Institutions used to play the largest role in enriching art history, and they still do plenty of fine work in that regard. But there is no way that they can consistently commit to the same fat budgets as Christie’s, Sotheby’s, and Gagosian for essays, photography, catalogues, design, etc. And the reality of modern life is that, whether inside or outside the arts, money generally plays an outsize role in shaping the conversation.
It’s not news that federal and state governments have been slashing arts funding in the US and Europe alike for years. And as David Callahan details in The Givers, his exhaustive analysis of big philanthropy in the contemporary age, private donors have been the ones stepping in to ram Publishers Clearing House-size mega-checks into the gaps.
One data point he relays for context: Private philanthropists donated 4,000 gifts of $1 million or more to cultural institutions between 2005 and 2014, headlined by a single gift to the Dallas Museum of Art valued at $400 million. Even if the other 3,999 of those donations were the bare minimum amount to qualify, we’d be talking about a total one-decade haul just short of $4.4 billion.
Remember, apart from individual collectors, heavy-hitting galleries are largely funding many museum exhibitions and their associated catalogues, especially here in the US. So even when the nonprofit world speaks, it’s still often being influenced, if not quite ventriloquist-dummied, by the will of private interests. The show must go on somehow, right?
Nor does the outsize private leverage stop with museum shows or art magazines. Polsky also rightly notes that the sustained media blitz by major galleries now sometimes includes hiring institutional curators to oversee select commercial exhibitions or contribute to their catalogues. Some spaces are even permanently putting luminaries of the written word on staff to oversee ongoing campaigns of in-house content, as when Hauser & Wirth enticed Randy Kennedy away from the New York Times.
Gallery and auction-produced podcasts belong in this conversation, too. Where else would an interested audience have found interviews with museum-level artists in the past besides art magazines, institutional publishers, or academia? Major sellers now have the resources to push out more, and richer, material of this type than any neutral party, especially in new formats with wider reach. And the winner-take-all incentives say that they should, too.
Late in The Givers, Callahan writes the following about the megaphone effect of private wealth on public policy in the US:
Grassroots movements like the Tea Party or Occupy Wall Street can and do spring up to wield strong influence at certain moments, but—on a day-to-day basis—the deck is stacked in favor of those who have the money to amplify their voices. This helps explain why so many Americans have disengaged from civic life. Why bother?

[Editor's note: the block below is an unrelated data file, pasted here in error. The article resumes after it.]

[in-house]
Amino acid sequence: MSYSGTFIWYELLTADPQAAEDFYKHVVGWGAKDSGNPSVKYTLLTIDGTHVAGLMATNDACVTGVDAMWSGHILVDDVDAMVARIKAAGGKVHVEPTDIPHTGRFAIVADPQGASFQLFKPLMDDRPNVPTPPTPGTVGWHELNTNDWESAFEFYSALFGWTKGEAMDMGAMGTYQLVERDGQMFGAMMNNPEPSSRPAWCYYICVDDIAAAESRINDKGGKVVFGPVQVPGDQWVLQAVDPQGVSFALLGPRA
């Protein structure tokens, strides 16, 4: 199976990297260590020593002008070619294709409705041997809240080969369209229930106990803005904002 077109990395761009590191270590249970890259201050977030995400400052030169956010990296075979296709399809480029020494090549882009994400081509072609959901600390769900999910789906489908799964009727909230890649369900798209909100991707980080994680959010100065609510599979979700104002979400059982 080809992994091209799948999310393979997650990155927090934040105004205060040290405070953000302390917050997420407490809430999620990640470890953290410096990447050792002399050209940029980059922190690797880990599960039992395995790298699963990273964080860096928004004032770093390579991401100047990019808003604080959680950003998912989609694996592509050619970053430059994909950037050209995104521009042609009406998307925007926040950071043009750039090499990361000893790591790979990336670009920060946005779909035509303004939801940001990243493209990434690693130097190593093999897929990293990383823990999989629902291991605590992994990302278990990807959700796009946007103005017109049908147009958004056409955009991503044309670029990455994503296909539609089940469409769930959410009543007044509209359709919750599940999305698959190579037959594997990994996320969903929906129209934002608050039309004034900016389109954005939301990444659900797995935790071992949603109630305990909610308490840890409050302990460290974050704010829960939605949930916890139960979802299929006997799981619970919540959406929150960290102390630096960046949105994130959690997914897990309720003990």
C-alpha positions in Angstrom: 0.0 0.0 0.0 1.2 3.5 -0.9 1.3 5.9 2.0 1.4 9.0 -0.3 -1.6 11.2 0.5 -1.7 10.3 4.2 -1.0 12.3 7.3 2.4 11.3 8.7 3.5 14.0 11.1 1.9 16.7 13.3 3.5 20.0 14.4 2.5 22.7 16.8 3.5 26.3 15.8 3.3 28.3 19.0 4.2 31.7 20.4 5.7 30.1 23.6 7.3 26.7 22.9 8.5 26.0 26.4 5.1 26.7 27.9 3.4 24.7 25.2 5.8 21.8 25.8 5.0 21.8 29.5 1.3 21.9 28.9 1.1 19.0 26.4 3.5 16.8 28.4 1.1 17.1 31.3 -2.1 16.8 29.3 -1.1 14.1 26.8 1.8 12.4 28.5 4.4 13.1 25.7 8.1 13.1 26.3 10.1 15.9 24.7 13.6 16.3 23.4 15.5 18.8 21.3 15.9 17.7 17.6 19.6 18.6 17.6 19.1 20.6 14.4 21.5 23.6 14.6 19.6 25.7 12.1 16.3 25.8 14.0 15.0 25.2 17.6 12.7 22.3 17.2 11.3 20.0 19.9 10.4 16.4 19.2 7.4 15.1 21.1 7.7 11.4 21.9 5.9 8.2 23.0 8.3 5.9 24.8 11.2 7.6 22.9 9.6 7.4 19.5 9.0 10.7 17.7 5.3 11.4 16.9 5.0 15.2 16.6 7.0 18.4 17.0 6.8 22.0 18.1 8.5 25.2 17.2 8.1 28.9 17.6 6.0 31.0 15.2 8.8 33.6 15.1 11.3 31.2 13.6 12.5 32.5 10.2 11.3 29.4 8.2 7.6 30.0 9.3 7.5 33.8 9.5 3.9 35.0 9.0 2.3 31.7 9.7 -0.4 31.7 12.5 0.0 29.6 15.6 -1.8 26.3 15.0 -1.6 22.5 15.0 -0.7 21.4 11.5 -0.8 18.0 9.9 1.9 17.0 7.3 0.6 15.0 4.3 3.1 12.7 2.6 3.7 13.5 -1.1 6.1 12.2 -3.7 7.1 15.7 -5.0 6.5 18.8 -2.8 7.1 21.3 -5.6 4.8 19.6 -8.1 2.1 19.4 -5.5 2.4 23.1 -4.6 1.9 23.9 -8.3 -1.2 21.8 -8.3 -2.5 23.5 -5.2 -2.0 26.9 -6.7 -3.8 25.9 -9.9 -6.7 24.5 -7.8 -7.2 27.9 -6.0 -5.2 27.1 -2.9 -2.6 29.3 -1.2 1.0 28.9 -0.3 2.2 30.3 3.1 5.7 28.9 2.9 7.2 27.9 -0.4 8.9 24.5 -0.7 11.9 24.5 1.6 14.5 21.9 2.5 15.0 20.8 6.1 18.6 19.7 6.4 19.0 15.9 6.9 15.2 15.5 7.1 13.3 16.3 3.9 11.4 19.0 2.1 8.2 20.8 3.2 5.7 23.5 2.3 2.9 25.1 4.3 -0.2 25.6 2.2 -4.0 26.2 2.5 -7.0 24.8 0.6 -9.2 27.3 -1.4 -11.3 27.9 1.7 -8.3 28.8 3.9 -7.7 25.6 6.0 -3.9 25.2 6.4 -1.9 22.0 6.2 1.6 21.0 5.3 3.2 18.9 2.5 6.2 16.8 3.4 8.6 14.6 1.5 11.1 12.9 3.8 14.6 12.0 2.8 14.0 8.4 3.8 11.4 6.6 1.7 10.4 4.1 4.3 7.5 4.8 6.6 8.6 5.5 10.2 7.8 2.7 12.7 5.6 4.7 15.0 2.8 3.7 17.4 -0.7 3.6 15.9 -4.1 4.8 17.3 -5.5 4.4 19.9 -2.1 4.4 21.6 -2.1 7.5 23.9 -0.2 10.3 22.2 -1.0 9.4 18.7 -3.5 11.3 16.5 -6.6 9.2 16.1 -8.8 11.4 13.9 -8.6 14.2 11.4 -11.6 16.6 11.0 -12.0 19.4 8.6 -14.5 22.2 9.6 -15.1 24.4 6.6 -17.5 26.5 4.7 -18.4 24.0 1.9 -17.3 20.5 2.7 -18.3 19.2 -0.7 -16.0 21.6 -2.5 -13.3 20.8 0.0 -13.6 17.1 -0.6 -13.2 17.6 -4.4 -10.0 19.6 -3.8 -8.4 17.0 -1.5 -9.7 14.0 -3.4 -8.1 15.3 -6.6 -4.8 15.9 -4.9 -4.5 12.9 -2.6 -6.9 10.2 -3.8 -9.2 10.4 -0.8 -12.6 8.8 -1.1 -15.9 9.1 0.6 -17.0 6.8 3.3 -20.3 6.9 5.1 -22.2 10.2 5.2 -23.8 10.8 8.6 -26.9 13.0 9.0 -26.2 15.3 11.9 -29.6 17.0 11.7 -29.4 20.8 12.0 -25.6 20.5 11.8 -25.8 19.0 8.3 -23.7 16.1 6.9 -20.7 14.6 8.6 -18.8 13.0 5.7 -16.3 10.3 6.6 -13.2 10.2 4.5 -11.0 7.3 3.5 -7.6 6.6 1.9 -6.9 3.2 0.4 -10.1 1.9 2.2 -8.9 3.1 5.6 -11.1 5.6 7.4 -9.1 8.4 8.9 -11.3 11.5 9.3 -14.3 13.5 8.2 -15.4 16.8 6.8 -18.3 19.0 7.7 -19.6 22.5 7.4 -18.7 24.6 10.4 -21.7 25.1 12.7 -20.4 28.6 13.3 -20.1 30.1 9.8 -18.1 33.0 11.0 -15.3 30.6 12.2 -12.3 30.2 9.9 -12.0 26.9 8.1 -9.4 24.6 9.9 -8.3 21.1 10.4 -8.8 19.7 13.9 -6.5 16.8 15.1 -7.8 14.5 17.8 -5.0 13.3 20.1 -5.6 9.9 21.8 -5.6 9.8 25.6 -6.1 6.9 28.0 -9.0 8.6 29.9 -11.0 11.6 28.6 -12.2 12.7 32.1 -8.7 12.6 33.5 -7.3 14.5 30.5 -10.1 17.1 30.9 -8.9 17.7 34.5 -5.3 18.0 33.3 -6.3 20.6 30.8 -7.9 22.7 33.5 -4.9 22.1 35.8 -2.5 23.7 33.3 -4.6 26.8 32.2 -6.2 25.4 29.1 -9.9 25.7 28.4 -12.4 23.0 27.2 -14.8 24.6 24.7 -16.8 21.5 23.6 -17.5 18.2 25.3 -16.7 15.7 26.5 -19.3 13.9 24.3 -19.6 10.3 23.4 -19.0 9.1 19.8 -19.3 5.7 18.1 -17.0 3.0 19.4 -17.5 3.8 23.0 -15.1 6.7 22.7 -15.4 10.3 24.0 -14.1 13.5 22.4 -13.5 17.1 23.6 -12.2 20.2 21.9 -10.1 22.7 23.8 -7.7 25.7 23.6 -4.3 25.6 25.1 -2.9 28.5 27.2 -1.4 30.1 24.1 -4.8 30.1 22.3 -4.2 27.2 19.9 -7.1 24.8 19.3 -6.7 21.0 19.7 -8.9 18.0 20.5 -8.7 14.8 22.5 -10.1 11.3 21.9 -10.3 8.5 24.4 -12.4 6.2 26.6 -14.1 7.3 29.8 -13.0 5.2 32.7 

In 2018, this sentiment carries over to much of the art-sales business, as well. From a media standpoint, small galleries and auction houses can no longer go toe-to-toe with the titans. The latter have budgets too robust and, as a result, footprints too gargantuan.
That does not mean less commercially successful sellers’ work is irrelevant. But it does suggest once again that their sustainability depends on building—and maintaining—coalitions interested in reaching the hearts and minds of entirely different demographics than the ones being drawn in by lush publications, podcasts, and exhibitions, no matter how much scholarly merit they may contain. And that’s a solution that money can’t buy.
READ ‘EM & WEEP
Finally this week: Late on Thursday afternoon, Chelsea mainstay Cheim & Read announced that it will close its public program and depart its current space for a new venue uptown, where, as of 2019, it will primarily focus on private resales, sculpture commissions, and special projects. A statement about the move added that the gallery will also “continue to work with artists and estates that have been associated with the gallery throughout its history,” as well as stage “small-scale, focused installations” and show at “select art fairs.”
As with Andrea Rosen last February and McKee Gallery in 2015, the art industry consensus held that Cheim & Read was one of the few, the proud, the brave commercially successful outfits still largely doing things “the right way” (however one defines that phrase). From the people I’ve talked to since the news broke, the gallery’s pivot could hardly feel less ominous if the announcement had been written in the sky by a formation of screeching vampire bats.
As every write-up of this development reinforces, it’s impossible to overlook the fact that Cheim & Read recently lost two major artists—both of whose work they had represented for many years—to even more commercially muscular galleries. Pat Steir went to Lévy Gorvy in 2016, and the Joan Mitchell estate opted for representation with David Zwirner just a few weeks ago.
Now, I think it’s important not to draw too straight a line between those defections and Cheim & Read’s strategic shift. If losing a couple of longtime artists is the only factor in play here, I’ll empty my bank account ordering every reader $214 gold-flecked grilled cheese sandwiches. (Side note: WTF are we doing as a species, really?)
But I think it would be equally naïve to assume the defections were irrelevant, both on a practical level and in terms of auguring the arrival of a newly aggressive set of priorities among artists and their heirs or estates. In-demand artists are exercising their free agency to a greater degree than ever before, and big-name estates have become some of the most sought-after prizes in the gallery sector (with auction houses getting in the game, too).
In my eyes, this frenzy seems to be driven by the very 21st-century notion that what’s best for an artist’s legacy is always to achieve the largest possible audience, the biggest possible prices, and the most possible exposure. It’s collector and commentator Alain Servais’s #GrowOrGo dilemma, only blasting out of studios and estates rather than galleries.
But if that ask becomes the default, then only a small fistful of galleries can legitimately claim to have the answer. And despite having the firepower to sell some multimillion-dollar artworks and, more importantly, an approach that warranted the respect of many of their peers, Cheim & Read was not among those ultra-ambitious few.
This fact might not have necessarily forced the gallery’s co-founders to downshift into “private practice,” as Thursday’s announcement termed it. But as Cheim & Read’s namesakes looked to a future of world-conquering artists and estates, in-house gallery media departments, and art sellers doubling as hoteliers, I wouldn’t be the least bit shocked if they simply decided that, after their 21 years of bespoke success, the game had changed for good—and they were no longer interested in playing by the new rules.
That’s all for this week. ‘Til next time, remember: Money talks, but you can still change the conversation—or at least walk away from it.